Indeed, the Giants are operating outside their usual shopping norms. They would need to shave salary to acquire salary, which means there will be no 2010 Summer Of Love (Cody Ross, Pat Burrell, Javier Lopez, Jose Guillen). And their prospect bin is running pretty low, so they can’t toss young’uns into the wind to see what veteran difference-makers they can attract.
 
Thus, the Dodgers improving their lot is of little consequence to the Giants, save that corner of the fan base that believes the Dodgers always must be monitored. The Giants need to be more concerned about what the Diamondbacks and Rockies and Phillies and Nationals and Braves and Brewers and Cardinals do, which means there probably are too many teams to keep track of down the stretch.
 
Indeed, the simplicity of the task before the Giants is clear. Their path to salvation is through a rehabilitated Evan Longoria, and a revitalized Johnny Cueto, and a transformed Jeff Samardzija, and an offense that doesn’t regard seeing its own players on base as evidence of plague. The Giants have to be better at being the Giants, and there is no guarantee of that based on the evidence of not just the past 98 games but the 230-some-odd before that.
 
But if it helps, someone will enjoy the trade deadline. It just isn’t going to be the Giants. They are, for one of the rare times since they moved from Candlestick Park, a team likely to do almost nothing of consequence this July.
 
But maybe they can get DeMarcus Cousins to throw out the first pitch at one of the Pirates games in August. I mean, if you can’t be in the market, you might as well enjoy someone who is.

How Dodgers' trade for Manny Machado affects Giants' NL West chances

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How Dodgers' trade for Manny Machado affects Giants' NL West chances

SAN FRANCISCO — With every move they’ve made over the last nine months, the Giants have been careful to stay under the competitive balance tax, eager to jump headfirst into this offseason’s loaded free agent class. Unfortunately, they’ll now get an up-close look at the best all-around player scheduled to be available this winter. 

After weeks of rumors, and an awkward All-Star Game, shortstop Manny Machado finally was traded to the Los Angeles Dodgers on Wednesday afternoon. The Dodgers sent five prospects to Baltimore, a package highlighted by Yusniel Diaz, an outfielder who was the Dodgers’ No. 4 prospect, per MLB Pipeline. The other four prospects are not considered top-20 guys. 

There’s no sugarcoating this. The Dodgers, despite an extremely slow start, finished the first half atop the National League West, half a game ahead of the Diamondbacks and four up on the Giants. An L.A. lineup that already has eight hitters with double-digit homers added a player with 24 homers, 65 RBI and a .963 OPS at the break. Machado was far and away the best player available at the trade deadline, and he now might give the Dodgers the best position player in the division. 

Shortstop wasn’t exactly a position of need for the Dodgers. Chris Taylor has done a nice job filling in, but he’s no Machado, and the 26-year-old provides a perfect second-half fill-in for Corey Seager, who was lost earlier this year to Tommy John surgery.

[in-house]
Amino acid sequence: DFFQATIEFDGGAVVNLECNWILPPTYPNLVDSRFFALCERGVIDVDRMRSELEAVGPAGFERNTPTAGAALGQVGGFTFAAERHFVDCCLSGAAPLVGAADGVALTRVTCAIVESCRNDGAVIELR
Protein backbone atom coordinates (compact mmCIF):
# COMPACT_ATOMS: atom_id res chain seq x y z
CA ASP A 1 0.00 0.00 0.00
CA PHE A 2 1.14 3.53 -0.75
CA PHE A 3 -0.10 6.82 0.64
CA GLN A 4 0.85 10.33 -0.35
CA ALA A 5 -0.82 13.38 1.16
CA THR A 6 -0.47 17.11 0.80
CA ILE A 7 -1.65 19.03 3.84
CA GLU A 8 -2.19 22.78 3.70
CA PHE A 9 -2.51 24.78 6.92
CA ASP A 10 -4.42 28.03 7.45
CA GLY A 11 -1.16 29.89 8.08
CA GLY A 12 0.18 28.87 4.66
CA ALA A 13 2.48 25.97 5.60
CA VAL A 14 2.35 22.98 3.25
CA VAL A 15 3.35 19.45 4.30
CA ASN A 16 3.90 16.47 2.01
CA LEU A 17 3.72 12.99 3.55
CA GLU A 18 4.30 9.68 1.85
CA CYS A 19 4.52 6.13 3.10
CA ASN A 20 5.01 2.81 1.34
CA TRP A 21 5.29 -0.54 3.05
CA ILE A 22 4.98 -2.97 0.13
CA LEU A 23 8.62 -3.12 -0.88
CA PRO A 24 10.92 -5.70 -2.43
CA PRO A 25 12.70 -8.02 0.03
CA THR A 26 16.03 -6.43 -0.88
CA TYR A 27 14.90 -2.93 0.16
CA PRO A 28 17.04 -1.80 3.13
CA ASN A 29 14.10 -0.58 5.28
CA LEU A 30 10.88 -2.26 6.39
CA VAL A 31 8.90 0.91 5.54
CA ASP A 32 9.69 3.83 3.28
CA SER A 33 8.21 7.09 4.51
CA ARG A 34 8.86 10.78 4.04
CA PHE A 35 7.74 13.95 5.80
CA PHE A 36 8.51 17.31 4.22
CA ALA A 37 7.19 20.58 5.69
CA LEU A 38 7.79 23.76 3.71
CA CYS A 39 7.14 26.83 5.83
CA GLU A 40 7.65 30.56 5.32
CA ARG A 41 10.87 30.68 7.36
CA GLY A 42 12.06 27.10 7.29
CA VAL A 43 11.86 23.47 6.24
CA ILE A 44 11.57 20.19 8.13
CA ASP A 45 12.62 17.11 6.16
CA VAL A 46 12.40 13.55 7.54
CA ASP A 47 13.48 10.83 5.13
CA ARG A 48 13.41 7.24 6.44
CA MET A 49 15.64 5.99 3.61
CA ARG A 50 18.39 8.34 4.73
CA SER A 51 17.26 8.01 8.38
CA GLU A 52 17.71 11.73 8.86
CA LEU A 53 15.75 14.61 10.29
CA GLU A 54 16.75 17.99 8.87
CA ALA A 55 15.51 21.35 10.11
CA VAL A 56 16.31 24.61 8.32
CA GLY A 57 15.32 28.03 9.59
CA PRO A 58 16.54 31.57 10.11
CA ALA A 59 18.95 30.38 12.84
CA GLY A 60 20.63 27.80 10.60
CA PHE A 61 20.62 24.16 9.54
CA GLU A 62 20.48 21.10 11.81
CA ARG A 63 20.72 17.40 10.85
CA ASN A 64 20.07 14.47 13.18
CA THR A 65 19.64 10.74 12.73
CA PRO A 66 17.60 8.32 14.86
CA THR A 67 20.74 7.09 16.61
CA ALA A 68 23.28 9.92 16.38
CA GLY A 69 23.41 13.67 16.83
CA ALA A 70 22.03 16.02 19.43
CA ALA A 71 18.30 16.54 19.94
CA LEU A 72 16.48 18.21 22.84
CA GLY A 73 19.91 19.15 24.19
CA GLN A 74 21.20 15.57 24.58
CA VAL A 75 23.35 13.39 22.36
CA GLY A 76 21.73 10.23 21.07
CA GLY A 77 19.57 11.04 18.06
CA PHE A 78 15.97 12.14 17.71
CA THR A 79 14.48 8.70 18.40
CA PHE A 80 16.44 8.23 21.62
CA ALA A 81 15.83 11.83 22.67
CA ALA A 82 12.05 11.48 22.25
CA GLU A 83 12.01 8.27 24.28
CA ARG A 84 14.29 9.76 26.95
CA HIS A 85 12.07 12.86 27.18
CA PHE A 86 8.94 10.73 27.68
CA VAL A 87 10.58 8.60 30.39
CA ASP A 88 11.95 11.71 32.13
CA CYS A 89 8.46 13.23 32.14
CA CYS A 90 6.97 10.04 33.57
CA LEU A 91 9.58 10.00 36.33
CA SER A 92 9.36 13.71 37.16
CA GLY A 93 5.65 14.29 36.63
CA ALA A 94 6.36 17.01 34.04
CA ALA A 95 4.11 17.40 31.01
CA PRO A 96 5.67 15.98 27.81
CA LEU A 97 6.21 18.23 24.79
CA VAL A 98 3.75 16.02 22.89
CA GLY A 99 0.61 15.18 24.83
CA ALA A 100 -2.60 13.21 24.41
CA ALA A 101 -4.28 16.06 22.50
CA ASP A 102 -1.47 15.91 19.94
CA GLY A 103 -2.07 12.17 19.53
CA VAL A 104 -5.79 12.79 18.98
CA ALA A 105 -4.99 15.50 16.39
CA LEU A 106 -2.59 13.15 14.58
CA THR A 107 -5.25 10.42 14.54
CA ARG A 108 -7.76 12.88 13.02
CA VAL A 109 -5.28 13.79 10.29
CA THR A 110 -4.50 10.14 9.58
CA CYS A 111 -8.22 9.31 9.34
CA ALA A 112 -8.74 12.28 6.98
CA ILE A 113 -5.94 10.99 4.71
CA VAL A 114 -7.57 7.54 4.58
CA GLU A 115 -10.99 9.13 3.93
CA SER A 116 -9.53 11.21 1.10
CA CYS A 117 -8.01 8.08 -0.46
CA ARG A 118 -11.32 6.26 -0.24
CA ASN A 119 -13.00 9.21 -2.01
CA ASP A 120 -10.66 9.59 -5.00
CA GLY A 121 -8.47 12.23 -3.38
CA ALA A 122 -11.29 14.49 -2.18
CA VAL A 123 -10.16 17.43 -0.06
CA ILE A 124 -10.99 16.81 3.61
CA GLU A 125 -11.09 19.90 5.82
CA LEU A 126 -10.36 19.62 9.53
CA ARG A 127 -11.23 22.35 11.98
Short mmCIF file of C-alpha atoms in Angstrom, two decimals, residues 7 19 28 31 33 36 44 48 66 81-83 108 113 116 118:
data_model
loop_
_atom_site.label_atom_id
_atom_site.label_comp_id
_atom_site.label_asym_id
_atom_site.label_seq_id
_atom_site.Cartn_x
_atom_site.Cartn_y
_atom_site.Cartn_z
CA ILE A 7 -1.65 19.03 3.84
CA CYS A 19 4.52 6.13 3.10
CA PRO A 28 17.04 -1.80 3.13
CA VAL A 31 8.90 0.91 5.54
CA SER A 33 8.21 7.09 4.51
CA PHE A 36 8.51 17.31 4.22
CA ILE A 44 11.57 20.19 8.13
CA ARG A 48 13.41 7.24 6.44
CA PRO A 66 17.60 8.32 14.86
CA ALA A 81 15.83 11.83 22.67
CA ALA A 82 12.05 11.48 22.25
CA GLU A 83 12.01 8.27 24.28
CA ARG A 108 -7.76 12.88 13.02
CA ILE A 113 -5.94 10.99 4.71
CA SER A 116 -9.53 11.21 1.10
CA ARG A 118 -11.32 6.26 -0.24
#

The Dodgers beat out the Phillies, Diamondbacks, Yankees, Brewers and possibly a few others for Machado’s services. After hoarding top prospects for years, L.A. made its move, adding to a team that has a sense of urgency after falling in the World Series last year. Clayton Kershaw can opt out of his deal this offseason, too, and this move certainly shows the ace that there is a commitment to winning at all costs. 

Machado has just 48 at-bats against current Giants pitchers -- nearly half of those against Derek Holland, who spent his prior seasons in the American League. The Giants will get their first look at him in about a month, when they visit the Dodgers on Aug. 13. The Dodgers come back to AT&T Park for the final series of the regular season. 

Until that first meeting, where does this leave the Giants? 

Their road to a division title just got a bit steeper, and it’s unclear how they’ll counter. General manager Bobby Evans has said he’s not under orders to stay under the CBT line, but it’s not hard to read between the lines. The Giants just shipped a decent prospect to Texas to ditch Austin Jackson and Cory Gearrin’s contracts, a move that was made specifically to get further away from the tax line.

Before the Machado trade, it was hard to see the Giants going away from their plan and adding a significant piece. The same holds true today. Any countermove won’t exactly have the Dodgers shaking.

Some Giants fans might take solace in the fact that the Dodgers paid a decent price in prospects to acquire Machado. But Diaz plays a position where their organization is loaded, and the unfortunate truth is that the Dodgers’ system today still is better than most. 

The Giants still would like to bolster their lineup, with a glaring need against left-handed pitching. Another bullpen arm always is helpful, although Ray Black might fill that hole internally. If the Giants do want to add, they’ll need to find a way to dump a bit more salary, and perhaps they can get creative, as they did with the Rangers deal.

They will not however, be able to go move-for-move with the team atop the division. Machado was the best player out there, and he’s now a Dodger.